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WEDNESDAY, June 10, 2015 (HealthDay News) -- A program aimed at teaching women how to recognize dangerous situations and resist sexual coercion almost halved the risk of rape on three college campuses, a new study shows.
"We expected that providing women with knowledge and tools could increase their ability to defend themselves and reduce the severity of the sexual violence they experience," said study author Charlene Senn, a professor of psychology at the University of Windsor in Ontario, Canada. "We didn't expect the reductions to be as dramatic as they were. Only 22 young women need to receive the program for one completed rape to be averted."
The findings were published in the June 11 issue of the New England Journal of Medicine.
An estimated 20 percent to 25 percent of women attending universities will be sexually assaulted, with the highest risk occurring in their freshman and sophomore years, according to background information in the study.
The researchers conducted their trial at one large and two mid-sized Canadian universities with first-year female students aged 17 to 24. The 893 women in the study were randomly assigned to either attend a comprehensive rape resistance program or several sessions that simply provided women with pamphlets about sexual assault that they were encouraged to read during the meetings.
The 12-hour resistance program, conducted in four sessions, taught women how to effectively assess the risk of sexual assault by men they knew, recognize the danger in coercive situations, get past emotional roadblocks to resist unwanted sexual behaviors and practice verbally resisting the behavior or actions. The program also spent two hours teaching self-defense strategies and included several hours bringing all the instruction together in a session on safe sex practices and effective communication about sex.
The program relied on a psychological theory and past evidence, Senn said.
"There are many barriers to recognizing danger in situations where threat is not expected, such as social situations or interactions with known men," Senn said. "The program is designed to give women the information, skills and practice they need so that they can more quickly identify a situation as dangerous, and get out or use forceful resistance if necessary."
Based on surveys filled out a year later, just over 5 percent of the women in the resistance group had been raped, compared to nearly 10 percent of those in the comparison group. Similarly, the rate of attempted rape was 3 percent among those who received the resistance training compared to 9 percent in the comparison group.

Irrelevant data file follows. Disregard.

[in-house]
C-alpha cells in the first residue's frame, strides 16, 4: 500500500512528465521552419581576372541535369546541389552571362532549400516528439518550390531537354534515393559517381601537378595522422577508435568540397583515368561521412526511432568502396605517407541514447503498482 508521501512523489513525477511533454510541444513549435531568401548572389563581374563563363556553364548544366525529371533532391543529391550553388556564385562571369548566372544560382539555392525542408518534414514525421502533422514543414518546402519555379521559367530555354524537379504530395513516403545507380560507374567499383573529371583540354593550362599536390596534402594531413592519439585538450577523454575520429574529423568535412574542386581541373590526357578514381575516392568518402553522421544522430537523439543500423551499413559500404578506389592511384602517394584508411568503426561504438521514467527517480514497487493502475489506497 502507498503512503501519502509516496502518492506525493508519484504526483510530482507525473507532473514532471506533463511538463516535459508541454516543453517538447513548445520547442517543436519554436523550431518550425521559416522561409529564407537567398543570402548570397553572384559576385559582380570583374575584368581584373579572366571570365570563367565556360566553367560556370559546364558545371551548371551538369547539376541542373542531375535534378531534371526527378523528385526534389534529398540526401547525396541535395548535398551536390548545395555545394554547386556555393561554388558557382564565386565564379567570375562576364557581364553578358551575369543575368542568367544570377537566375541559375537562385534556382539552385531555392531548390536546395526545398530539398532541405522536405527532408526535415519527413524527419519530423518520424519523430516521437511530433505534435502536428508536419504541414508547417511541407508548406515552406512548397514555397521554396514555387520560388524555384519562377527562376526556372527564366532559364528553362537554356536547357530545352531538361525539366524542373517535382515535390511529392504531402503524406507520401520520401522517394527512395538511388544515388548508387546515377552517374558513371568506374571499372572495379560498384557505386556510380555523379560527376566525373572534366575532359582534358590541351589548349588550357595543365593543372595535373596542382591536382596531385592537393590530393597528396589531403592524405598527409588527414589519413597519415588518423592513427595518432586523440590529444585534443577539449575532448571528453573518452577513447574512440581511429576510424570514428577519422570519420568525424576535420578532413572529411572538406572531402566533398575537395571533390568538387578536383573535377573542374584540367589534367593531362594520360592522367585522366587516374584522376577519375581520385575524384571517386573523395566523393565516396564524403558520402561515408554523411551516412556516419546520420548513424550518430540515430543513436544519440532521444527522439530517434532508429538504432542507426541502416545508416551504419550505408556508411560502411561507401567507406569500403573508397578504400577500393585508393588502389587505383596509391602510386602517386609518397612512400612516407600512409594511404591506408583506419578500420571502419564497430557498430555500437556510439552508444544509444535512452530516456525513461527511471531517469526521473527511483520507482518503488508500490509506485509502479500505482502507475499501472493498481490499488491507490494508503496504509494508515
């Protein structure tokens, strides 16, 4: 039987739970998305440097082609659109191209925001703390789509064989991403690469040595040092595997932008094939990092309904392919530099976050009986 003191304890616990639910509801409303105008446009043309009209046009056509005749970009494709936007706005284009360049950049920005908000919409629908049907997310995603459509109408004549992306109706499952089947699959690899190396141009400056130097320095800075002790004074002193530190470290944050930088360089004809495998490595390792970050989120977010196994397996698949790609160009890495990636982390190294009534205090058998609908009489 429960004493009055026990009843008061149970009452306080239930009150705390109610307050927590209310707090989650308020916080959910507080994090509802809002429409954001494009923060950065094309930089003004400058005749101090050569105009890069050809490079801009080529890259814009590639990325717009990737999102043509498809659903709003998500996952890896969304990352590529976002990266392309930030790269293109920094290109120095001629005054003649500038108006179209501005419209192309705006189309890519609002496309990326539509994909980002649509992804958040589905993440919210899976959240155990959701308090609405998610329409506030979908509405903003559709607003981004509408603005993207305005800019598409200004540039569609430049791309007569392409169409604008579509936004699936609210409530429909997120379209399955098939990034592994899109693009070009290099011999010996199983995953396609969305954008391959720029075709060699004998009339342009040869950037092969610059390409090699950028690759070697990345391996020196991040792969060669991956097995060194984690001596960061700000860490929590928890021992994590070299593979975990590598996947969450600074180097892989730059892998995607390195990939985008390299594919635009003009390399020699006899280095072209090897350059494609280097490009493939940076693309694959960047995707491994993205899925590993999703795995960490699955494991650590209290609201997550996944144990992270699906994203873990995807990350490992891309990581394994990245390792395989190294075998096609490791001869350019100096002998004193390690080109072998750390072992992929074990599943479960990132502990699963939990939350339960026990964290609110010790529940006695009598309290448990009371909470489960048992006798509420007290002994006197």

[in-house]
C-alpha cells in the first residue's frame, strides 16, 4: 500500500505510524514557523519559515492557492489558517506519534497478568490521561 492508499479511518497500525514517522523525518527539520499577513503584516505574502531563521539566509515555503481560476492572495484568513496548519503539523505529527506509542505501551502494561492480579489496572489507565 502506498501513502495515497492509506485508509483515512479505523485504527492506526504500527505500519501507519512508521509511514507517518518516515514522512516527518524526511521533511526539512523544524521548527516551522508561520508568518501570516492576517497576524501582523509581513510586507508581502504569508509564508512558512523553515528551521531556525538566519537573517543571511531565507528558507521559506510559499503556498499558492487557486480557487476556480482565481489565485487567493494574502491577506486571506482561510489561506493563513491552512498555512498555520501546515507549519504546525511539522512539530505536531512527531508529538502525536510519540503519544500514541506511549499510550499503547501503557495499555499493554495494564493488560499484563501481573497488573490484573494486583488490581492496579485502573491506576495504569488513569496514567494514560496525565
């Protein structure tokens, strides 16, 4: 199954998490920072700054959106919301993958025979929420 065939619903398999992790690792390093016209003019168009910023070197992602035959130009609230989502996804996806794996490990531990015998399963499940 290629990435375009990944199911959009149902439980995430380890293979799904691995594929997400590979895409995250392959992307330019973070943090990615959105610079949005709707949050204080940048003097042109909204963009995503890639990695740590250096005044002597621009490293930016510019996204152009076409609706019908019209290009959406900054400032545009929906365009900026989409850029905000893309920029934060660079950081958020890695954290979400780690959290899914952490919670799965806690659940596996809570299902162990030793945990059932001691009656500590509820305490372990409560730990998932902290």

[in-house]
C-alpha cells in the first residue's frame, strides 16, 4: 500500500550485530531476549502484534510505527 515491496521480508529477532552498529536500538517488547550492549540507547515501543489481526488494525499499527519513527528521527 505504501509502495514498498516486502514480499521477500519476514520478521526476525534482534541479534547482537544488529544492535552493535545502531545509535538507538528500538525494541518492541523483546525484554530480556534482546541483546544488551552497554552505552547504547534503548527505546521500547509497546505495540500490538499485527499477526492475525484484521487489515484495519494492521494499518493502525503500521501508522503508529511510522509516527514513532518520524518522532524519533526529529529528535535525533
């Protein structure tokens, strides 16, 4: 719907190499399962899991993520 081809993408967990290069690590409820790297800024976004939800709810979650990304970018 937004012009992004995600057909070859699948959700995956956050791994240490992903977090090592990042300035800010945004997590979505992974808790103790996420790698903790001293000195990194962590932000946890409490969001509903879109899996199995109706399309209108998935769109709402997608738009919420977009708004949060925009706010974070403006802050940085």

Rape was defined as vaginal, oral or anal penetration without consent and obtained through threats, force or drugging a female, including intoxication with alcohol.
Yet, the program's approach could be considered problematic, suggested Kathleen Basile, a lead behavioral scientist in the division of violence prevention at the U.S. Centers for Disease Control and Prevention.
"The main problem with a preventive approach that is focused on potential victims of sexual assault is that it puts the responsibility for preventing the assault on the potential victim, and does not acknowledge the role that potential perpetrators and the larger community play," Basile said.
The most pervasive myth about sexual assault is that victims bear some of the blame because of how they dressed, what they drank or some other way they put themselves at risk, Basile said. "Sexual violence is never a victim's fault," she said.
Other misconceptions are that rapists are usually strangers, that false reports of rape are common and that rape is inevitable, Basile explained. In fact, most victims know their perpetrator, many rapes occur in relationships and most rapes never get reported to the police, she said.
"Prevention approaches that focus on preventing perpetration, by involving everyone in the community -- including potential perpetrators, potential victims and bystanders -- to change norms, skills and behaviors, are important parts of a comprehensive approach to preventing sexual violence," Basile said.
Other programs have focused on men's behavior, Senn said, but only a few high school programs have shown positive results and no research so far has shown that educating students about consent decreases sexual assault. Bystander programs that teach men and women to interrupt situations that could become dangerous offer the most promise, she added, but no quick fixes exist.
"We need to make stopping sexual violence everyone's business, hold men who commit sexual violence accountable, support their victims and give women the tools they need to fight back," Senn said.
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